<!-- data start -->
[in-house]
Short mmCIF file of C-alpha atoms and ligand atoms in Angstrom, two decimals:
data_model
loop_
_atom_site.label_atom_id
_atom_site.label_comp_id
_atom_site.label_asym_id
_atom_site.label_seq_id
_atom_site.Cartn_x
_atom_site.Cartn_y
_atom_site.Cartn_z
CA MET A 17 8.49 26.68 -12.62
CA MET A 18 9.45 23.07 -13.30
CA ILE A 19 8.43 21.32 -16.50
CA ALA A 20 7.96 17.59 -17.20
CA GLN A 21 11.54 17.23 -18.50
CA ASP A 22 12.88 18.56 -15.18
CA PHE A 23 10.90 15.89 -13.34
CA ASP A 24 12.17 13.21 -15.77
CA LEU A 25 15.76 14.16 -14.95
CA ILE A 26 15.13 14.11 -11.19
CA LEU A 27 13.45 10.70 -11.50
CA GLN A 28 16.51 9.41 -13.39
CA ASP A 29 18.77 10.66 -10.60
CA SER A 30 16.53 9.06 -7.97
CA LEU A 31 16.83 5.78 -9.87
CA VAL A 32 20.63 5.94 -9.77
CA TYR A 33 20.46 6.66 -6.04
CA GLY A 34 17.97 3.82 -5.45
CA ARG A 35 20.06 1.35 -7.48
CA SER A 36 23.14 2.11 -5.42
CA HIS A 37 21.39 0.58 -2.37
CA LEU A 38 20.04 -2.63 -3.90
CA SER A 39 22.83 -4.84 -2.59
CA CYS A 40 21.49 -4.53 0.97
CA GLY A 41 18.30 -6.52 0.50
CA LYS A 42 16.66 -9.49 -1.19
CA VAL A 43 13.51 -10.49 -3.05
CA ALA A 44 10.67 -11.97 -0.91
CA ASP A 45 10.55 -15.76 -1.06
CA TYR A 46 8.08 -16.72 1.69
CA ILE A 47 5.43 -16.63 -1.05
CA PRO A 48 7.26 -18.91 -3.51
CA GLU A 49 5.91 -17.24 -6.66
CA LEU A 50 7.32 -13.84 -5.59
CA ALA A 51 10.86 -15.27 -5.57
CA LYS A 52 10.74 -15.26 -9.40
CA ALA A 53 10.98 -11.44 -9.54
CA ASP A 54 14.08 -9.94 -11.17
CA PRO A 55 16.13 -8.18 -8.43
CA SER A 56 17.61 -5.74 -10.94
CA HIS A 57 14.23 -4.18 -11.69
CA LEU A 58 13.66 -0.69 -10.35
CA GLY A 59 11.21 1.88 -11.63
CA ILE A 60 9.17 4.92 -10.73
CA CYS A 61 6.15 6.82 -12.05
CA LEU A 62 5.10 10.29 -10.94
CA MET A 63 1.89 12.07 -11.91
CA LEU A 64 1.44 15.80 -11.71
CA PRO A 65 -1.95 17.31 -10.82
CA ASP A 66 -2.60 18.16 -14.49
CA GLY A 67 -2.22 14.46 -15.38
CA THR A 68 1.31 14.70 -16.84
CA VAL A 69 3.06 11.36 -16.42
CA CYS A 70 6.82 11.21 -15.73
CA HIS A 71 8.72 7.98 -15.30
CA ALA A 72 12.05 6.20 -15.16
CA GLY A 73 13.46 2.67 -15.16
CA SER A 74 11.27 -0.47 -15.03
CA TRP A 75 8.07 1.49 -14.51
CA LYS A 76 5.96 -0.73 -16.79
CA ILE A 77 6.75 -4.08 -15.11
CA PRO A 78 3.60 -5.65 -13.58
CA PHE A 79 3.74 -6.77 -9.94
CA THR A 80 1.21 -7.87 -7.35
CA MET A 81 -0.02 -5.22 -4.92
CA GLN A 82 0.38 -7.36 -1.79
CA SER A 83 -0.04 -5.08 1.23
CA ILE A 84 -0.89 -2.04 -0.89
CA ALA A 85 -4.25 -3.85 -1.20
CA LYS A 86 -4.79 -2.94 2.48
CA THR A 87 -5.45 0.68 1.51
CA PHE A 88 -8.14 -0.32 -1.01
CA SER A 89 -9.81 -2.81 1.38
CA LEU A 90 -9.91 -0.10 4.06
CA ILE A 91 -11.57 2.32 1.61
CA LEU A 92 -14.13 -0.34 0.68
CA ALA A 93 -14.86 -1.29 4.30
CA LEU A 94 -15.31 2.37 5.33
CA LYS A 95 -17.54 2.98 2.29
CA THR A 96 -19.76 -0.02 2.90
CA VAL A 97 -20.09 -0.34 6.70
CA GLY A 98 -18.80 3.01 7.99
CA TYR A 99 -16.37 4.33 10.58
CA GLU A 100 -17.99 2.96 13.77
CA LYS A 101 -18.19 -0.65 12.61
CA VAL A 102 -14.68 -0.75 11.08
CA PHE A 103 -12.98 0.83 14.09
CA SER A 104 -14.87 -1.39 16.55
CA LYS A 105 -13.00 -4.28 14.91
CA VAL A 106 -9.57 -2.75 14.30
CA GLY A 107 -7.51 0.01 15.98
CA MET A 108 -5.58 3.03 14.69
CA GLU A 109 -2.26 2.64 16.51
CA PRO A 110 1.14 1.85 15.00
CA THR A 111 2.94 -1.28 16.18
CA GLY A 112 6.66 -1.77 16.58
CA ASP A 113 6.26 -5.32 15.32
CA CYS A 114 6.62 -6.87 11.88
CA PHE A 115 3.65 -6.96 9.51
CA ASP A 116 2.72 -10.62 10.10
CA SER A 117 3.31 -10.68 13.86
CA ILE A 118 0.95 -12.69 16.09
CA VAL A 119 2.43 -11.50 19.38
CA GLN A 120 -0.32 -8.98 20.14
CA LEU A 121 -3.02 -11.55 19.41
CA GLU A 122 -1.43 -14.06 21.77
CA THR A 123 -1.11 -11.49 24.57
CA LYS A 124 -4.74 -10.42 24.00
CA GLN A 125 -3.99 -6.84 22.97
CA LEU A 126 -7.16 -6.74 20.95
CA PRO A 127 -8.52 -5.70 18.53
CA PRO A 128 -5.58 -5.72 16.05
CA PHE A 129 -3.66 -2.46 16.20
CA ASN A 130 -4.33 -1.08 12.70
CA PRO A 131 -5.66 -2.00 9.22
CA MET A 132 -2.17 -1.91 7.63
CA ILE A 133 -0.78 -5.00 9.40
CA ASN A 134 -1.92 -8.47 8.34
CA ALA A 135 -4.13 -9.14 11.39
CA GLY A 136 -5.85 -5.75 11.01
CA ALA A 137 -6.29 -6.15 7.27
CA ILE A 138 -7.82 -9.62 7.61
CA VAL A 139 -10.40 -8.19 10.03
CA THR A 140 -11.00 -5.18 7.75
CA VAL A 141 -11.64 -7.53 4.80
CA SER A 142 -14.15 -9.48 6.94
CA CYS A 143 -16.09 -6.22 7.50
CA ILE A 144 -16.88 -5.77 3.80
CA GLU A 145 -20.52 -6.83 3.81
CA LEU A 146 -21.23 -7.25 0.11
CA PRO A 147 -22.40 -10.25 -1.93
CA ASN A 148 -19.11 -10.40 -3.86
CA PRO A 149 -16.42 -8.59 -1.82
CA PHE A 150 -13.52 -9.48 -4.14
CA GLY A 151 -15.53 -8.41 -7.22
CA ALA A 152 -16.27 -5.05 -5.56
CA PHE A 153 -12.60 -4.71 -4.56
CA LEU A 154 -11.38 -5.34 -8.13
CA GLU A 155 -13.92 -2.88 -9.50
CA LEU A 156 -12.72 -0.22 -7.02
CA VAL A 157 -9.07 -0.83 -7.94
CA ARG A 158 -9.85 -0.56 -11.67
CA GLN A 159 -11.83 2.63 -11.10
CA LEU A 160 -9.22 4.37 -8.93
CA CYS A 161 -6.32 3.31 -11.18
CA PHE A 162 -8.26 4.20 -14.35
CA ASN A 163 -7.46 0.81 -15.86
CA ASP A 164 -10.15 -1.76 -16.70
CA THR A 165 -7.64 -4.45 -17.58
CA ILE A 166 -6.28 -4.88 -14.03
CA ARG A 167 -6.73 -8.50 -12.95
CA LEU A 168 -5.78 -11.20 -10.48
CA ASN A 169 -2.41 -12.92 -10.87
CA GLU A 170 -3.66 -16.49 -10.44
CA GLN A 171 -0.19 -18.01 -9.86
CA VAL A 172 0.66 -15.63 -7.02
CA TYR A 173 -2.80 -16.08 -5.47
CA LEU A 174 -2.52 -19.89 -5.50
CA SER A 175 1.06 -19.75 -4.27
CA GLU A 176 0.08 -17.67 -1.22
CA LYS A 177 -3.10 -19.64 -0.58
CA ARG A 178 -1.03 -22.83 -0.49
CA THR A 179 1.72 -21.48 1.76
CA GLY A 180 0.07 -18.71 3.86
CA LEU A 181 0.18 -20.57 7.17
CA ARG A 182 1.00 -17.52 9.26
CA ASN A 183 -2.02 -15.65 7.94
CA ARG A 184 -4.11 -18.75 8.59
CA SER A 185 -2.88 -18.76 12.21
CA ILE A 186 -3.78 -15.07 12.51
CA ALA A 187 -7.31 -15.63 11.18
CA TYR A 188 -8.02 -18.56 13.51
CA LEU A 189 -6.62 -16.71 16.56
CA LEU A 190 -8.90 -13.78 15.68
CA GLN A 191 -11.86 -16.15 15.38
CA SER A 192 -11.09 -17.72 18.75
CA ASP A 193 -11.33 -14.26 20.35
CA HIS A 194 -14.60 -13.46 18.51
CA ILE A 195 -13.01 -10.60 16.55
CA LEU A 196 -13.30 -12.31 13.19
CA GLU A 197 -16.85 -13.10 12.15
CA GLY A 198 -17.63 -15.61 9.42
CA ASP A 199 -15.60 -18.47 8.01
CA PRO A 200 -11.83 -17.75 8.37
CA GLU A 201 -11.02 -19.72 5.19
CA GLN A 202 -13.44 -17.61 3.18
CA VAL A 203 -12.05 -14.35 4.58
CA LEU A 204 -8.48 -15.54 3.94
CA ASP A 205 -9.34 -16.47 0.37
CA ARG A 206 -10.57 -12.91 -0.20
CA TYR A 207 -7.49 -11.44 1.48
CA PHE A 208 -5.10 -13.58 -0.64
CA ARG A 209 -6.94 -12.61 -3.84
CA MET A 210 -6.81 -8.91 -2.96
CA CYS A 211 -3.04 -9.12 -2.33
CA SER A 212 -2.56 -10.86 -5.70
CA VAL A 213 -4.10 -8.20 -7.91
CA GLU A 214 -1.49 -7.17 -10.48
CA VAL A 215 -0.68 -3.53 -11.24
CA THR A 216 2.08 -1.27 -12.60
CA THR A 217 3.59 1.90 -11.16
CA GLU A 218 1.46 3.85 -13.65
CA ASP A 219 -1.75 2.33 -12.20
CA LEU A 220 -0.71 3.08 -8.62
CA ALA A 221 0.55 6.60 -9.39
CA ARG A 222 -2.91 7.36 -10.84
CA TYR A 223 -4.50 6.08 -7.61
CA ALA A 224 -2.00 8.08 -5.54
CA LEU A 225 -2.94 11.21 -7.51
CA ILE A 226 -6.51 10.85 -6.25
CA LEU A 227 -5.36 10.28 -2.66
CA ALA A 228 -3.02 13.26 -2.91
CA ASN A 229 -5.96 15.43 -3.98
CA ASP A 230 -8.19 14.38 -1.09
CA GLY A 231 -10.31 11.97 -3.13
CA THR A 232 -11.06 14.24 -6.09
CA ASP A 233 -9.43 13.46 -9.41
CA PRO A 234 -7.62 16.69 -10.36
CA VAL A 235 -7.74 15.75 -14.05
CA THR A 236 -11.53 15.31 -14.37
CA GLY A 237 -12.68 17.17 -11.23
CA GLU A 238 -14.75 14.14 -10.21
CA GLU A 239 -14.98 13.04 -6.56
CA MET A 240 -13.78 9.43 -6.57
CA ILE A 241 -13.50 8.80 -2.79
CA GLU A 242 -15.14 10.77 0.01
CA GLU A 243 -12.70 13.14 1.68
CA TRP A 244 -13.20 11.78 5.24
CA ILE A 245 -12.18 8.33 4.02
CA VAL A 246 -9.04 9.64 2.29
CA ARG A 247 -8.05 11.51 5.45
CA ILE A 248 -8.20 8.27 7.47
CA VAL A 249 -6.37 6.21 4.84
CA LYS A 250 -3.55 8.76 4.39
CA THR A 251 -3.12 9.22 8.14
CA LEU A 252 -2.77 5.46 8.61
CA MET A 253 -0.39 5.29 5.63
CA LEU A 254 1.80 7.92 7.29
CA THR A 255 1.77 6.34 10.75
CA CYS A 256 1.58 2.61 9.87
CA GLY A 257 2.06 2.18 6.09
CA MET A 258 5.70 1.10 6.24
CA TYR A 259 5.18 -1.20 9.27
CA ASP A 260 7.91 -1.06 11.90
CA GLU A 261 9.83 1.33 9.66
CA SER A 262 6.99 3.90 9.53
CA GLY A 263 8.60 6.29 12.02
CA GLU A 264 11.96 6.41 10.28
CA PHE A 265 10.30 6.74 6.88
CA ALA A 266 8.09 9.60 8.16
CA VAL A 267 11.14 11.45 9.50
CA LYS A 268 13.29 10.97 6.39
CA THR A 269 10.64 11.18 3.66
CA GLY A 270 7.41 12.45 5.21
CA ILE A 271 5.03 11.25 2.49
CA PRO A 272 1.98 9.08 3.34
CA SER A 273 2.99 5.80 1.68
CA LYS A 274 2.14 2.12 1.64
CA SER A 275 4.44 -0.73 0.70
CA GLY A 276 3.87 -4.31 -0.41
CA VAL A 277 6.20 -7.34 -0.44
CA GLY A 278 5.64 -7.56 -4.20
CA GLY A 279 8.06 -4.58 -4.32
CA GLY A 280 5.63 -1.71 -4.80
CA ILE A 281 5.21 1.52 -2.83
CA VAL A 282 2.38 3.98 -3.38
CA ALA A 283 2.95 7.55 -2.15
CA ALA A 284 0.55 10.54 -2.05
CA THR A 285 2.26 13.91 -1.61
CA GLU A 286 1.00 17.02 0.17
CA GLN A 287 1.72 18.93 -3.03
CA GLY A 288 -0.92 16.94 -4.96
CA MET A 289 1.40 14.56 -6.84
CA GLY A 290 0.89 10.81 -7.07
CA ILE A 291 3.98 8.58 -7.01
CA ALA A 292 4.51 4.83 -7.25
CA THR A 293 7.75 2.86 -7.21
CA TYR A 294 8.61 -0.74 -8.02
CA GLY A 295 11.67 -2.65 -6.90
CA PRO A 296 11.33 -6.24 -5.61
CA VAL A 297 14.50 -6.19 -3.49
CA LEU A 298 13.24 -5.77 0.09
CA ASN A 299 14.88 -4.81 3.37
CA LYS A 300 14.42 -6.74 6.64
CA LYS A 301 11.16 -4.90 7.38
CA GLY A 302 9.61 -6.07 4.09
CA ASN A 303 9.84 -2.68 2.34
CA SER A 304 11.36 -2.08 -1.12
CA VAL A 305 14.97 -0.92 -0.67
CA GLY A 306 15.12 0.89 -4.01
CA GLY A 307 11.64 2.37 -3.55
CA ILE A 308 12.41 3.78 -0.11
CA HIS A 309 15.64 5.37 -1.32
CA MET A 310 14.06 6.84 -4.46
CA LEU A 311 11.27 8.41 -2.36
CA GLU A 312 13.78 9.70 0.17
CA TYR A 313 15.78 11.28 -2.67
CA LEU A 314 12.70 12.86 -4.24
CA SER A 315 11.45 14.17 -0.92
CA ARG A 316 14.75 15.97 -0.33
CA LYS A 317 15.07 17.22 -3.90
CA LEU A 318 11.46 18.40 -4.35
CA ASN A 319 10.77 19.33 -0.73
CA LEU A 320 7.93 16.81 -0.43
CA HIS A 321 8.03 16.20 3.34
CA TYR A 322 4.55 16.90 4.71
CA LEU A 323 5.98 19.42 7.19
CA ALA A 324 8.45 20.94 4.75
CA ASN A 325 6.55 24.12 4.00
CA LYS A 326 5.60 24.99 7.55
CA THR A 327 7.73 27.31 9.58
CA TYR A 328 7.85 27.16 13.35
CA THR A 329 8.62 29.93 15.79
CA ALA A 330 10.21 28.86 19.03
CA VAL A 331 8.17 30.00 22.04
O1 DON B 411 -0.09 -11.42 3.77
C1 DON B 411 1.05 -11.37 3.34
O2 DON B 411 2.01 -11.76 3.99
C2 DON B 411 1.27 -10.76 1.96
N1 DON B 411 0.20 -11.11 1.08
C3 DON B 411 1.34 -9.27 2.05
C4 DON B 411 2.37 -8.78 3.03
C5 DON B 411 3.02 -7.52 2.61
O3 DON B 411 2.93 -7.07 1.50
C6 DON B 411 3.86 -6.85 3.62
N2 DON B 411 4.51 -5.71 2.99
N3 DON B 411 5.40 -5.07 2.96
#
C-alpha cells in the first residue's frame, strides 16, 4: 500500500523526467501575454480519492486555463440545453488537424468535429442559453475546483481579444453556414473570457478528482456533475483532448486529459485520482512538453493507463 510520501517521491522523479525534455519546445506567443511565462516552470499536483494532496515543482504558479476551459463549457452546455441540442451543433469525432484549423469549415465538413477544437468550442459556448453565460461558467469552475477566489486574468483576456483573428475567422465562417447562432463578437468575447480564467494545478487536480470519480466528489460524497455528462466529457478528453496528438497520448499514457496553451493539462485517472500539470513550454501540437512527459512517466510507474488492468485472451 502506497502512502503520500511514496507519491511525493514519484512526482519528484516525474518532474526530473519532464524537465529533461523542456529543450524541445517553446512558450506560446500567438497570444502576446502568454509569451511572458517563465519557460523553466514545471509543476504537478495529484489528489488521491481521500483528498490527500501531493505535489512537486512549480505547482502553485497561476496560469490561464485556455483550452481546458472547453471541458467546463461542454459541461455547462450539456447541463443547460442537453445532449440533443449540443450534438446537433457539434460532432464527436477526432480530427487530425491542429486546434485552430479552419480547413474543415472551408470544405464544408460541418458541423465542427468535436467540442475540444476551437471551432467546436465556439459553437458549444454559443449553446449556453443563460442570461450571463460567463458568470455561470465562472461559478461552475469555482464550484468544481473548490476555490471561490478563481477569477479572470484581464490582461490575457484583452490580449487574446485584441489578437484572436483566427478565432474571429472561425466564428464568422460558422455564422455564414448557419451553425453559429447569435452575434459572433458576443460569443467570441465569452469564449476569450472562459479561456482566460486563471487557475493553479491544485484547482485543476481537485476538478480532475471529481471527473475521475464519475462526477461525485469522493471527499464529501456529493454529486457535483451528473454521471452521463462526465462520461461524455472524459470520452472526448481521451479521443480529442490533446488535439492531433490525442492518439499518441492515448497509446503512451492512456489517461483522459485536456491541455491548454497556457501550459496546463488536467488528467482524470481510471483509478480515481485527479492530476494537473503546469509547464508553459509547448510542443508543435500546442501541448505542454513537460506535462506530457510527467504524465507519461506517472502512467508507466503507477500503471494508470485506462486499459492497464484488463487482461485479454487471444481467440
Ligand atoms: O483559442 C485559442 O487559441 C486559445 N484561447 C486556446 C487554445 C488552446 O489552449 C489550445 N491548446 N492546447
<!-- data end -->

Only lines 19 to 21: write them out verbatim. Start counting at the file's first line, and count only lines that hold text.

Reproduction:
CA ASP A 24 12.17 13.21 -15.77
CA LEU A 25 15.76 14.16 -14.95
CA ILE A 26 15.13 14.11 -11.19